Janie turned around and grinned in spite of herself when David appeared from the living room. Her eyes lingered on the red sleeveless cardigan he wore over a crisp white work shirt. “Nice sweater vest,” she said. She held a crumpled bag out to him.
“Thanks,” he said, too brightly to have read the sarcasm in her words, Janie figured. She rolled her eyes and followed him out into the kitchen.
“So, what are you doing here?” She shed her coat and hung it over a chair.
David started unpacking the bags. “Antiques Roadshow. Didn’t your father tell you?”
Janie snorted. “Well, yeah, but I thought he was joking. You guys really sit around and watch that show?”
David stepped aside to grant Janie access when she reached for the boxes of cereal. “It’s intriguing.”
“Oh, yes.” The sarcasm was back. Janie carried her armload to the pantry. “I saw it once. They had an intriguing analysis of a step stool. I’ve never been so moved in all my life.”
“You mock what you do not understand.”
Laughing, Janie walked back to the kitchen table. “So what was the big item of the night?”
David scowled. “A pair of eyeglasses.” He paused. “They had reason to believe they could have belonged to Benjamin Franklin.”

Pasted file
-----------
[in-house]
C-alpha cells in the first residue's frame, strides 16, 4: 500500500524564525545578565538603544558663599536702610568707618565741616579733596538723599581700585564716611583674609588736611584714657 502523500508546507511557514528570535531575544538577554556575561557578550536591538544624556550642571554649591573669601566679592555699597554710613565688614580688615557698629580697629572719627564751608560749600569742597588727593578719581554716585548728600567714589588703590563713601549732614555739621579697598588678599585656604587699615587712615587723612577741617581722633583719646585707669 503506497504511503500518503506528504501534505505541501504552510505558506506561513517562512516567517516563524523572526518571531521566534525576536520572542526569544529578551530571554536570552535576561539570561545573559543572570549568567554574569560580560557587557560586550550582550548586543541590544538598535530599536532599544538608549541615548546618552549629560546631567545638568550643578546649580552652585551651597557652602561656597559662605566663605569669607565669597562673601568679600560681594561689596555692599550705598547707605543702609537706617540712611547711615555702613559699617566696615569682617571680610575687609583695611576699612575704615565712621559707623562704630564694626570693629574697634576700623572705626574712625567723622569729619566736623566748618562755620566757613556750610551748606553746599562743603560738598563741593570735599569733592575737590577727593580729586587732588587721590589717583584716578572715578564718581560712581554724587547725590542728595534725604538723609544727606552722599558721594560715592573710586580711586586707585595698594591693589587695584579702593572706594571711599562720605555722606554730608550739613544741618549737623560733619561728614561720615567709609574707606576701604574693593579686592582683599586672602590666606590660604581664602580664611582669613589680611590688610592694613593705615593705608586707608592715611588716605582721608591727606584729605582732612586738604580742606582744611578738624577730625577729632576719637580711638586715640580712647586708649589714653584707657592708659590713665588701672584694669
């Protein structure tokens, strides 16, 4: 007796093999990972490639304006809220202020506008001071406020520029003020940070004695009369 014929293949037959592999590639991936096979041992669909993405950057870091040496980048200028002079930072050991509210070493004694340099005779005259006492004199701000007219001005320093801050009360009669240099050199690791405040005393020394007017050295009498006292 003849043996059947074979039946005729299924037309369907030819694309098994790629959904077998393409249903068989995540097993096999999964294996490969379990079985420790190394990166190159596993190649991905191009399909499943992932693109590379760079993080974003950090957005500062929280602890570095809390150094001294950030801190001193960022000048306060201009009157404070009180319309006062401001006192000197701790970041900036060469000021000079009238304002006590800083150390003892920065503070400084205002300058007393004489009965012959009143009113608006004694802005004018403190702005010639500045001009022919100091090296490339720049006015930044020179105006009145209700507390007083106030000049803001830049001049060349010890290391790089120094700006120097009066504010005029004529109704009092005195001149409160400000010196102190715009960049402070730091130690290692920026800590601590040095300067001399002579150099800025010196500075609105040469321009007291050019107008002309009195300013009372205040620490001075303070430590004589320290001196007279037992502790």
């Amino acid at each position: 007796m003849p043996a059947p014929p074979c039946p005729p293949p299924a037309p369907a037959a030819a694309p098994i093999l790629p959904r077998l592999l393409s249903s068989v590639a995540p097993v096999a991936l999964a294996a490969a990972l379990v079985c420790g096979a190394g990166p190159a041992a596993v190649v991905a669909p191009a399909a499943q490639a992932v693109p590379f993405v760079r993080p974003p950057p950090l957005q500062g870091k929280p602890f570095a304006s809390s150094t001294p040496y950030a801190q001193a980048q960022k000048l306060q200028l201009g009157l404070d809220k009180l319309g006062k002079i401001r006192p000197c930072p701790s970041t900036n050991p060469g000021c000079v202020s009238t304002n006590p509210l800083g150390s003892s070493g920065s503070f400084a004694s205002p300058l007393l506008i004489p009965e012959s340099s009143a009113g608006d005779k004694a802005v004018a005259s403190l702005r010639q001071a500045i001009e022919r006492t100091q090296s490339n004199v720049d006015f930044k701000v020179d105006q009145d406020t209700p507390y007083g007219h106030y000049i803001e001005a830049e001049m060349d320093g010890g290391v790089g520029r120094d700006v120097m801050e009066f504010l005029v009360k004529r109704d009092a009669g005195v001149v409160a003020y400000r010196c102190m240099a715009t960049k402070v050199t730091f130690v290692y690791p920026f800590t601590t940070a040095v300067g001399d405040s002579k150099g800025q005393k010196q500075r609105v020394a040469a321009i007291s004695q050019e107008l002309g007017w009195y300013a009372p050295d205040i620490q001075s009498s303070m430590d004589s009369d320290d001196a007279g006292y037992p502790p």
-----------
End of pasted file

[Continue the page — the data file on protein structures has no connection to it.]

Janie made an O shape with her mouth and fanned her hand at her face. “Be still my heart. I think you should get permission from the doctor before you subject my father to such drama. What’s he doing, anyway?”
Unfazed, David tossed a pear at her. “He’s asleep in his chair.”
“Shocker.” She pulled a bowl from the cabinet and placed the pears inside. “Oh, by the way? I’m mocking what I do understand.”
“Yeah, well, you have your shirt on backwards.” David grinned and folded his arms over his chest as Janie pulled the neck of her shirt out and peered at the tags.
“Crap,” she whispered.
J.M. will be awarding a gift basket of some of the author’s favourite things, including a $25 gift card from Amazon and a signed copy of the Foreign Affairs anthology from Turquoise Morning Press to a randomly drawn commenter during the tour. (Remember to leave your email so you can be contacted if you win.)
Three years ago, native Pennsylvanian J.M. Kelley packed her bags and moved south. Now, the wannabe Carolina Girl can’t speak a single sentence without adding the word y’all at the end of it, and regards a blast of snow flurries as a doomsday-level event. When the day job allows, and when she can pull herself away from George Takei’s Facebook fanpage, she likes to go on writing jaunts to her favorite lake, or a local coffee shop with delicious shakes and questionable Wi-Fi connections.
J.M. Kelley is a proud recipient of a Carrie McCray Memorial Literary award, and is a member of The South Carolina Writers Workshop and Romance Writers of America (PAN).